After losing quickly in the opening round to Karo Parisyan at Bellator 122 last Friday, I believe it’s time for Phil Baroni to call it a career.
Many would argue that time came for Baroni years ago, but an athlete will continue long after they should have retired as long as they can rationalize it.
Injuries, surgery and learning Muay Thai kickboxing in an attempt to broaden his repertoire would be Baroni’s rationalization for continuing to fight these last few years.
Baroni entered the cage at Bellator 122 looking to reinvent his career, sporting a look different from that which MMA fans remember, but with the same confidence he’s always possessed.
Confidence is always admirable in a fighter, but it doesn’t win bouts on its own. And it seems that Baroni has little left other than confidence if how he’s performed in his last three bouts (all losses) is any indication.
The fight game has seen its examples of fighters persevering as they get to their mid-30s and beyond, and every fighter who is still active at that age wants to be one of those fighters.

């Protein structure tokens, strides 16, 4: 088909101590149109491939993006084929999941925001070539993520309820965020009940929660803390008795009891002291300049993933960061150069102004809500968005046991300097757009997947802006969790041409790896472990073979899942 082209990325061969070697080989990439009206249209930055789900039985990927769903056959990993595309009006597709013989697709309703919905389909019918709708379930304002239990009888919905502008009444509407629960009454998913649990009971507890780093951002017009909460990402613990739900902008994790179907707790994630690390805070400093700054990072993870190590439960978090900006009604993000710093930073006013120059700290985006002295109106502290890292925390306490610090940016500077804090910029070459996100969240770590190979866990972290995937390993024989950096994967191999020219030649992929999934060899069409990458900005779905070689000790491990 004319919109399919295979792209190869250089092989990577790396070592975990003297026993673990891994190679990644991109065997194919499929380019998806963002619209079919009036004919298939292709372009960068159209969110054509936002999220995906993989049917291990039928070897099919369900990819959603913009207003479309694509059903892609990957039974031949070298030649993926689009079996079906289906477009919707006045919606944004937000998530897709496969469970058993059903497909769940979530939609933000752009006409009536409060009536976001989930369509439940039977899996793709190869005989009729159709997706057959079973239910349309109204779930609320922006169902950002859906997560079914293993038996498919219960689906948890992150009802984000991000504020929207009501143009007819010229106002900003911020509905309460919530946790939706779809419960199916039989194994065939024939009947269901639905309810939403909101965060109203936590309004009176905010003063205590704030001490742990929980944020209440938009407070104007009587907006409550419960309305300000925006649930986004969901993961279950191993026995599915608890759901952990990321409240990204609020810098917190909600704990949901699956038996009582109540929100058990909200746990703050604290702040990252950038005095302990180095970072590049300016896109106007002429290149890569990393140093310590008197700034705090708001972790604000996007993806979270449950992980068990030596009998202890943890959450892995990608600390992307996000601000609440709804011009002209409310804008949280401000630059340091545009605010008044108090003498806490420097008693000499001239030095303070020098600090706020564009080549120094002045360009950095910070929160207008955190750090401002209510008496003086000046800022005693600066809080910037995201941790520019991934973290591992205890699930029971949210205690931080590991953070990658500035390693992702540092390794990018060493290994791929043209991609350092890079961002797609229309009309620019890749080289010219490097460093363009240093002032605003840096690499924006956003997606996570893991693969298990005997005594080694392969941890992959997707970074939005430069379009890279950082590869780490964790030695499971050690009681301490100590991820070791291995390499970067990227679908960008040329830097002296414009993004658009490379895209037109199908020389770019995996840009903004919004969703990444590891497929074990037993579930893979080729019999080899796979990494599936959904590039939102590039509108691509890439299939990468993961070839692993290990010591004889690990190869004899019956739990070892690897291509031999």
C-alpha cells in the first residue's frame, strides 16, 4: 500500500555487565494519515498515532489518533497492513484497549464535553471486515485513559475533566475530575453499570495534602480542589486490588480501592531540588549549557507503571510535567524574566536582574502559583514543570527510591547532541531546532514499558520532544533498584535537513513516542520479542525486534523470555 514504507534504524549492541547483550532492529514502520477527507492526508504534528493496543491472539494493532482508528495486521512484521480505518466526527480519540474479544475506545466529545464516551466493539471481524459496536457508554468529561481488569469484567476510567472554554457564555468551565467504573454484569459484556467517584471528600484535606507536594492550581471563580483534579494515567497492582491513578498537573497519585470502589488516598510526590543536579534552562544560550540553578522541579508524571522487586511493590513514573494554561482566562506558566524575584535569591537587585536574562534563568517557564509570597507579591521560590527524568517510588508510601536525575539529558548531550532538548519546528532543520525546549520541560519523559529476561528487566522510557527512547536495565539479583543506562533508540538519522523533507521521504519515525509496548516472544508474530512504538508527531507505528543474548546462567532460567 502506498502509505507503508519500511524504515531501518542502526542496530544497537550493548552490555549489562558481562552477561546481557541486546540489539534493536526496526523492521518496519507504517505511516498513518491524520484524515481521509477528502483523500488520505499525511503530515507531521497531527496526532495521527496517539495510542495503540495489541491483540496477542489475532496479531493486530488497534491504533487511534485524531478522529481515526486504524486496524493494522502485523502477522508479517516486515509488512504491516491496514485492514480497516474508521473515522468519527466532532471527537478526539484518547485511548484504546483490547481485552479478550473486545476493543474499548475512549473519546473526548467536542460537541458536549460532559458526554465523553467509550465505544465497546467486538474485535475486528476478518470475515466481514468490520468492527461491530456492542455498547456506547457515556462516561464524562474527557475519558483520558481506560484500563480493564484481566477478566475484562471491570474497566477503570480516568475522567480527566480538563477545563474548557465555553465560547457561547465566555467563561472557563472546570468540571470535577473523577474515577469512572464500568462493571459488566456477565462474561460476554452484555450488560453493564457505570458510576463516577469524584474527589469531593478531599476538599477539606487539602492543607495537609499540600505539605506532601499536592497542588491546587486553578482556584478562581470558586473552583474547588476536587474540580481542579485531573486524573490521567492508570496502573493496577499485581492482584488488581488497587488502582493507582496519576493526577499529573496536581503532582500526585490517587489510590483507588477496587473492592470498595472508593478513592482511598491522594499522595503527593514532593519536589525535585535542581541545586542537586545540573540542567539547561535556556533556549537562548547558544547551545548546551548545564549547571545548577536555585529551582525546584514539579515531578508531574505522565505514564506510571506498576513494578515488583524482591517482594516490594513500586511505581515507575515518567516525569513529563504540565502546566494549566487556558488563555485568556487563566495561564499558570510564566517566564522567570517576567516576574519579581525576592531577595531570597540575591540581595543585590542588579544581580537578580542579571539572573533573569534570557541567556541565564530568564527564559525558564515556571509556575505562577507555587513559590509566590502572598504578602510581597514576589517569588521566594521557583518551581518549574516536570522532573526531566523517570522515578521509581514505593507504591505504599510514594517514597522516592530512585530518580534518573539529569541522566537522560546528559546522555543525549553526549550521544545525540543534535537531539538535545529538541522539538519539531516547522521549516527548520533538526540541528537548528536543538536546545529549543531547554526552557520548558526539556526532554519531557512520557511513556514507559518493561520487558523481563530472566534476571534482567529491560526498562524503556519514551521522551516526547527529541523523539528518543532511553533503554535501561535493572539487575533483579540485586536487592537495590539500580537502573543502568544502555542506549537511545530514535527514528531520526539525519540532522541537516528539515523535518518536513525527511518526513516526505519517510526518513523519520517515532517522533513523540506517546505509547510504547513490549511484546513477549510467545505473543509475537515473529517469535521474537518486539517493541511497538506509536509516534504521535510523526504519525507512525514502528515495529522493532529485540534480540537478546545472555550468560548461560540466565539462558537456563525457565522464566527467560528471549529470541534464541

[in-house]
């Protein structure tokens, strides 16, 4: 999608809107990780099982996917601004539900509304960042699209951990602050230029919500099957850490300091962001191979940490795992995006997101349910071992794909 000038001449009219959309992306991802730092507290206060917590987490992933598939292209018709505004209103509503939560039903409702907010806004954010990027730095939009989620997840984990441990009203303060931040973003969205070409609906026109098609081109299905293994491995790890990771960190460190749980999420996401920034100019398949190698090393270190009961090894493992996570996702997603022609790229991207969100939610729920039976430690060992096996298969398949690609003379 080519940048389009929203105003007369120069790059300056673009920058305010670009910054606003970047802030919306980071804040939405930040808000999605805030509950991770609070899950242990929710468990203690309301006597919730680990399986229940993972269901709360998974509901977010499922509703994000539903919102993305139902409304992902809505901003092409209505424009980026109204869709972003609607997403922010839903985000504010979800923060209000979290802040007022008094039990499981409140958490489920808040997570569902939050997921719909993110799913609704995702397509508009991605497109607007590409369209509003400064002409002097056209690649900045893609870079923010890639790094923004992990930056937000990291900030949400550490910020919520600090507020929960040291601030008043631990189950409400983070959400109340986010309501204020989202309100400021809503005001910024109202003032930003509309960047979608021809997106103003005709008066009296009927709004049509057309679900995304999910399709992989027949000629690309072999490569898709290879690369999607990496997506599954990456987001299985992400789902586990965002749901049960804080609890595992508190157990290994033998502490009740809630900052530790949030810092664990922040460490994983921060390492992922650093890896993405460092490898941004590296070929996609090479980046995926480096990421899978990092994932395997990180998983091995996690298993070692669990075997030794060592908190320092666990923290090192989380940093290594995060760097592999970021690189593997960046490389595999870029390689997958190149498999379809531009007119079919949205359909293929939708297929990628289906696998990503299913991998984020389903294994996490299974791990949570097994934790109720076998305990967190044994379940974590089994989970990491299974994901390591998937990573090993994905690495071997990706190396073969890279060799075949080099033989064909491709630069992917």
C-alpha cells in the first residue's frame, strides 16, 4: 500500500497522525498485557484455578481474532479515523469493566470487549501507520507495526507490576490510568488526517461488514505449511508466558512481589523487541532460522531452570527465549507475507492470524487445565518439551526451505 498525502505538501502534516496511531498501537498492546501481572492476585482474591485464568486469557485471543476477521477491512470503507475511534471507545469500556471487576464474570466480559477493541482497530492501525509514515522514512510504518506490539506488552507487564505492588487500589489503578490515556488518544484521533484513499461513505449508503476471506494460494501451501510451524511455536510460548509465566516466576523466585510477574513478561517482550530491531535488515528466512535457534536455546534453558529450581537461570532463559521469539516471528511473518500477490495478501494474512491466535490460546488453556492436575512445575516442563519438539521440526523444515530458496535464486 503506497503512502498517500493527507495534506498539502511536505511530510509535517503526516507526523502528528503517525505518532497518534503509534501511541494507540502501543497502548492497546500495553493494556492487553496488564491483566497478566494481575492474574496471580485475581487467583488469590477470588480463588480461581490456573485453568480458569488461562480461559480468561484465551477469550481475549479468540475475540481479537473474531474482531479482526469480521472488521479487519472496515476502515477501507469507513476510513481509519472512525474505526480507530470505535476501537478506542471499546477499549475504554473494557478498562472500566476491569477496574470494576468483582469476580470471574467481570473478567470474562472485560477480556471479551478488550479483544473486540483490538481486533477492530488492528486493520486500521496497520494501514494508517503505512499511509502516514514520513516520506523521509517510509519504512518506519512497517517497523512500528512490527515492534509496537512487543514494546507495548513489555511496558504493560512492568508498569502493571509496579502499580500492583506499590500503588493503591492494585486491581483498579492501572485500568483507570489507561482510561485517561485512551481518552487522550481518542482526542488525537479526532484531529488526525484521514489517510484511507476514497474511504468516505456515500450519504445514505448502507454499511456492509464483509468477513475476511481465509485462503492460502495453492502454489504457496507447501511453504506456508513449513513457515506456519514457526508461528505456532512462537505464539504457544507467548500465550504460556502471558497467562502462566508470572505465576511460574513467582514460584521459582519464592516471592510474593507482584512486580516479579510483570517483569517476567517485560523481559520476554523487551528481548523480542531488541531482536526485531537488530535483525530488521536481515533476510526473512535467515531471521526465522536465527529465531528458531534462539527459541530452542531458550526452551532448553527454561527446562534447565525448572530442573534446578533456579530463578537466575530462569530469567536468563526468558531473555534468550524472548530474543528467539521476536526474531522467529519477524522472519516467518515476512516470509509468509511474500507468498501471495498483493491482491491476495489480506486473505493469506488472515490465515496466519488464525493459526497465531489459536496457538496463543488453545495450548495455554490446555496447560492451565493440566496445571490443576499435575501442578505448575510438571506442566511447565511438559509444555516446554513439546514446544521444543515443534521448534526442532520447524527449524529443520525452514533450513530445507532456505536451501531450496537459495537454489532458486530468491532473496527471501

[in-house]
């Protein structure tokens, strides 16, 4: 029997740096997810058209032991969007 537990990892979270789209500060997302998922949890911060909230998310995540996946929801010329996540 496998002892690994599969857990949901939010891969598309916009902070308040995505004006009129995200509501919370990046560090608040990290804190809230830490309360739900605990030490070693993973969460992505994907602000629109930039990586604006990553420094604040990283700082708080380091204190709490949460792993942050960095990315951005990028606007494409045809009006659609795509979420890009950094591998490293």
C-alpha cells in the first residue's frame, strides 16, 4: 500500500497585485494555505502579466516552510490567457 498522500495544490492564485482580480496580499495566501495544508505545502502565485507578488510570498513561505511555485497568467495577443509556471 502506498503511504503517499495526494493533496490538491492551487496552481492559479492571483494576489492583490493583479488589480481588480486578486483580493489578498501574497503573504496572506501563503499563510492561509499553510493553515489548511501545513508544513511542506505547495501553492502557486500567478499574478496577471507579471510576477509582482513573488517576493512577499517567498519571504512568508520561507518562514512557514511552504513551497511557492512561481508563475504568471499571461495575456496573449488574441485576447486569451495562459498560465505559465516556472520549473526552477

Sadly, most fighters don’t end up so lucky. And Baroni is one of many such fighters.
What Baroni has likely lost thanks to his latest losing streak was a .500 career record.
Baroni has flirted with a .500 winning percentage for the majority of his MMA career and after Baroni’s last win, which occurred around three years ago, his record stood at 15-15.
It’s kind of hard to blame Baroni because by the time he got to 15-15, he had been through so many ups and downs with his career, not just with wins and losses, that he was probably too used to it.
Plus, his last win to date came TKO in just sixty seconds against Rodrigo Ribiero at One FC 5. Why wouldn’t he think he could make one last big run after losing five of his previous six and then getting that kind of win?
But it wasn’t to be as a decision loss to Hayato Sakurai on New Year’s Eve 2012, a first-round TKO loss to Nobutatsu Suzuki at One FC 9 and last week’s first-round loss to Parisyan have all illustrated that Baroni’s time in the sport has come and gone.
When the day comes that Baroni finally hangs his gloves up for good, gone will be one of those fighters that relished the opportunity to get in the ring or cage and slug it out, a kind of fighter that doesn’t exist much anymore in MMA.